120 film with brown stains in dense parts of negatives, XTOL, FX20

Discussion in 'B&W: Film, Paper, Chemistry' started by hoojammyflip, May 10, 2013.

  1. hoojammyflip

    hoojammyflip Subscriber

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    I went away on holiday to Cornwall and shot some rolls of TMAX 100/400 in 35mm format, and some rolls of TRI-X and TMAX100 in 120 format. I've got brown stains on the 120 negatives in the densest parts and would like to get advice on what the remedy is.

    The rolls of 35mm have all been processed in the same drum, with the same chemicals as the 120. What is strange is that the 120 format film has some brown staining on a few of the negatives, whereas the 135 rolls are perfect. The rebate is clear. I'd like to understand whether this is dichroic fogging? I've mixed up fresh XTOL for the job, and have been using an older style Paterson screw lid tank for the job (actually branded Jessops but its the same kind), on both the 135 and 120 films, processing 2x 135 in a single drum, using 600ml of chemicals, and obviously a single 120 film using 500ml of chemicals. My processing was as follows:

    1. XTOL 1:1, (no pre-soak), at 20.0deg+-0.3 using a Paterson thermometer which I have compared to another thermometer and its in agreement, 30s agitation followed by 3 inversions every 30s
    2. Stop, reasonably fresh Fotospeed stop 1:19, 3 inversions, 20 degrees
    3. Fixer #1, Fotospeed FX20, 75ml of fixer in 500ml of water, 20 degrees, 5 minutes, inverting 3 times every 30s
    4. Fixer #2, Fotospeed FX20, 75ml of fixer in 500ml of water, 20 degrees, 5 minutes, inverting 3 times every 30s
    5. HCA (1-year old but stored in 1L tanks topped up with Tetenal anitoxidant gas), 100ml in 500ml, 20 degrees, 2 minutes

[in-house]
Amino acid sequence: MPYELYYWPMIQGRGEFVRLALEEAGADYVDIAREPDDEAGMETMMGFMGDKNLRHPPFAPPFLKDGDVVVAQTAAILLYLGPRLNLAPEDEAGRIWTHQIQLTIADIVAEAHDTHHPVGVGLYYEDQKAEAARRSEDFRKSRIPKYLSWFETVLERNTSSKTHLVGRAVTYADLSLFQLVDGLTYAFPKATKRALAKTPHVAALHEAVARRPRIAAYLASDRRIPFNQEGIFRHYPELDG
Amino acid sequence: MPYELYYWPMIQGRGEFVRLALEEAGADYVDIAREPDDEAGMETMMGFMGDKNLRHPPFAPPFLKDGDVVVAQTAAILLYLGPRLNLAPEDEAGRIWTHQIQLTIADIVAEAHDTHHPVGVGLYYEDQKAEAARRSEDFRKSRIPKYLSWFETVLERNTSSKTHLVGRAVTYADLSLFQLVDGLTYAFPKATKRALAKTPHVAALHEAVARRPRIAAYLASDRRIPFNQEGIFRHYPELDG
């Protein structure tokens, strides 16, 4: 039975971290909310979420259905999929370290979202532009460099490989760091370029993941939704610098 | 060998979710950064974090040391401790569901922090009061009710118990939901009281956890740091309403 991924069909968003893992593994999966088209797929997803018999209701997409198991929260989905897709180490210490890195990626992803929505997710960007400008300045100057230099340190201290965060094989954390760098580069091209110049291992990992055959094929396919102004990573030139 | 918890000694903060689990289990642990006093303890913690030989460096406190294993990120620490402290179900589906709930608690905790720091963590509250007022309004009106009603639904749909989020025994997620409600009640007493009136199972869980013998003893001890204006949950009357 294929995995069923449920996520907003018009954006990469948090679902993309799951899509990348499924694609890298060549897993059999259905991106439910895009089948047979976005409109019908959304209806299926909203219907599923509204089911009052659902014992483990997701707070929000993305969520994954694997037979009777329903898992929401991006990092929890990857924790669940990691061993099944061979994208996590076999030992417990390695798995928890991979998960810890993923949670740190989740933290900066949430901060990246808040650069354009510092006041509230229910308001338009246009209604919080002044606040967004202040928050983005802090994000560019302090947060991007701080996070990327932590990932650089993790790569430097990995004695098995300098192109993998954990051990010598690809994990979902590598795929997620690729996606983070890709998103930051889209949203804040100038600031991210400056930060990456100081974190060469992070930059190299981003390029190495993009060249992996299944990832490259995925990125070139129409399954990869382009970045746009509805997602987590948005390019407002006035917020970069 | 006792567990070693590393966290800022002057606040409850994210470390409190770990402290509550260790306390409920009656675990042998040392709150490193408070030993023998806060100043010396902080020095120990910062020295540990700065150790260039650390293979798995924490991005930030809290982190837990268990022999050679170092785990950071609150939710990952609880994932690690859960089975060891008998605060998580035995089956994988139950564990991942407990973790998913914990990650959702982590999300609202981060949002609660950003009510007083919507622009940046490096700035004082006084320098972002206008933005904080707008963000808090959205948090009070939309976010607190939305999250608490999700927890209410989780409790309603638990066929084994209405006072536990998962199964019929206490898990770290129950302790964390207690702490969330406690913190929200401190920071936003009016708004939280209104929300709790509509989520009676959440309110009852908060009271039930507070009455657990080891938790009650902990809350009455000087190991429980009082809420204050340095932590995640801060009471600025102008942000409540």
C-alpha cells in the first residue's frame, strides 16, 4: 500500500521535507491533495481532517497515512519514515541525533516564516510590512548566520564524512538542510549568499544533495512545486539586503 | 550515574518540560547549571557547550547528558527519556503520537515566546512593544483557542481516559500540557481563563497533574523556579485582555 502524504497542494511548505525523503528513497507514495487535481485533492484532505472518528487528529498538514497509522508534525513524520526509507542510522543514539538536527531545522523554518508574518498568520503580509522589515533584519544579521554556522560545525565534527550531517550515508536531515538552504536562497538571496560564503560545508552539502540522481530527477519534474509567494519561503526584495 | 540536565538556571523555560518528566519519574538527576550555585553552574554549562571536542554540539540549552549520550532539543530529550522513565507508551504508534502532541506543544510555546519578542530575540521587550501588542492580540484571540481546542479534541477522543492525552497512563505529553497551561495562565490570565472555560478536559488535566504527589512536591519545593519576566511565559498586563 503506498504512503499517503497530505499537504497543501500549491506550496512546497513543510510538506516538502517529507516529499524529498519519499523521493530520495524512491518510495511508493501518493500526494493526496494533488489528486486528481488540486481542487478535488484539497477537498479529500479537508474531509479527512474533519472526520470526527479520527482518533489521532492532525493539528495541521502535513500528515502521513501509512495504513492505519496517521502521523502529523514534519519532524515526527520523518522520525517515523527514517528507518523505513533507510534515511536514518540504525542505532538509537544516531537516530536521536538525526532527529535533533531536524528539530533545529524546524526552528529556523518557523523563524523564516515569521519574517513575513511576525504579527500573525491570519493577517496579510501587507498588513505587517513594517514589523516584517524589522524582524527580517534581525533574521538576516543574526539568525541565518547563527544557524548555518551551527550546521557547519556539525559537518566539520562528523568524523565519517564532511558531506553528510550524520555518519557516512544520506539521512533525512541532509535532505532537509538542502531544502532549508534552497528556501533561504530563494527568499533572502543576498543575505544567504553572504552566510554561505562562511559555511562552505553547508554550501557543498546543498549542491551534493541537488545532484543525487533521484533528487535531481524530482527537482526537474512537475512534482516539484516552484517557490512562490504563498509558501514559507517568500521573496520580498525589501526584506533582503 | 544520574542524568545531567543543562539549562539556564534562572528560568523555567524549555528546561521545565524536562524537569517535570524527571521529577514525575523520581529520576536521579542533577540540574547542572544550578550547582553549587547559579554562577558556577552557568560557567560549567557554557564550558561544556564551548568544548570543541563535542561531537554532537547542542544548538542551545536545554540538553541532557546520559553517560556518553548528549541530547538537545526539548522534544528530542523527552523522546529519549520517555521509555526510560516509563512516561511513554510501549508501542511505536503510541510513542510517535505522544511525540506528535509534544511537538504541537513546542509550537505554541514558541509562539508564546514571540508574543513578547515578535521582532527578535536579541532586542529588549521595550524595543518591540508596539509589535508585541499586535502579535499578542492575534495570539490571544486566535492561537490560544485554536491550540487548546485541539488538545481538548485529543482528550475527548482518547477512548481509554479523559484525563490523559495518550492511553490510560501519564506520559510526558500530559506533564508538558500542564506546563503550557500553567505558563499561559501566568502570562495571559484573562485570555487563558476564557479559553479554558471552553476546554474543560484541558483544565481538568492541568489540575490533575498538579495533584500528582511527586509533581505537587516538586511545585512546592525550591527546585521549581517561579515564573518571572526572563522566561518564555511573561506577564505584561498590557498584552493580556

6. Wash, using 500ml water at a time, Ilford type procedure, but until pink colour has gone from water, so typically 10-20 minutes of washing
    7. 4 drops of mirasol, hang up to dry

    The staining is not immediately apparent when held up to window light, but on the light box, which is pure white to the side of the negative, it can definitely be seen that the negatives have a brown hue in the densest parts of the negatives, such as the sky. I read a John Sexton article on TMAX (dated 1987) that the brown stains can be dichroic fog which could be fixed using Farmers reducer for 30s. But I wonder whether this is simply some kind of optical effect which I have not noticed before due to the size of the negatives.

    This is the first time I have used 120 film, and goes to show it doesn't necessarily make sense to try something new for photos which cannot easily be taken again. On the other hand, this also provides some justification for going back to Cornwall, and I guess that its not really going to affect anything when I come to print which cannot be compensated for using different filtration.
     
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  2. pdeeh

    pdeeh Member

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    Doesn't TMAX require longer fixing than other films?